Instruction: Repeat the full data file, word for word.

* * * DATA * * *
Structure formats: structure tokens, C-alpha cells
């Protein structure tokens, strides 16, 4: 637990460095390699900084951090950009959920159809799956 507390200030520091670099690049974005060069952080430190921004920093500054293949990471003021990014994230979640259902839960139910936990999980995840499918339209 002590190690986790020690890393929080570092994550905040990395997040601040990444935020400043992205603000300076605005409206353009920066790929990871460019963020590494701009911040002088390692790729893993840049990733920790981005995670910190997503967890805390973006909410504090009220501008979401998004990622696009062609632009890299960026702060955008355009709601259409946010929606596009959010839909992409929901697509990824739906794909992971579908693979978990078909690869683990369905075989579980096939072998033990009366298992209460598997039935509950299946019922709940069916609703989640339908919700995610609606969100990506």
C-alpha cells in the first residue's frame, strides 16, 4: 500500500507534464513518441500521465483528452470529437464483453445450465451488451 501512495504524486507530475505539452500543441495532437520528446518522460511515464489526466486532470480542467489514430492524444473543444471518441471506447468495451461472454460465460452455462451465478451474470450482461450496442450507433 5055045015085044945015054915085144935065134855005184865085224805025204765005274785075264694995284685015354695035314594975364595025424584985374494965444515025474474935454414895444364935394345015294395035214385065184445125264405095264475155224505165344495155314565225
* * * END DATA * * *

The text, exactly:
Structure formats: structure tokens, C-alpha cells
């Protein structure tokens, strides 16, 4: 637990460095390699900084951090950009959920159809799956 507390200030520091670099690049974005060069952080430190921004920093500054293949990471003021990014994230979640259902839960139910936990999980995840499918339209 002590190690986790020690890393929080570092994550905040990395997040601040990444935020400043992205603000300076605005409206353009920066790929990871460019963020590494701009911040002088390692790729893993840049990733920790981005995670910190997503967890805390973006909410504090009220501008979401998004990622696009062609632009890299960026702060955008355009709601259409946010929606596009959010839909992409929901697509990824739906794909992971579908693979978990078909690869683990369905075989579980096939072998033990009366298992209460598997039935509950299946019922709940069916609703989640339908919700995610609606969100990506």
C-alpha cells in the first residue's frame, strides 16, 4: 500500500507534464513518441500521465483528452470529437464483453445450465451488451 501512495504524486507530475505539452500543441495532437520528446518522460511515464489526466486532470480542467489514430492524444473543444471518441471506447468495451461472454460465460452455462451465478451474470450482461450496442450507433 5055045015085044945015054915085144935065134855005184865085224805025204765005274785075264694995284685015354695035314594975364595025424584985374494965444515025474474935454414895444364935394345015294395035214385065184445125264405095264475155224505165344495155314565225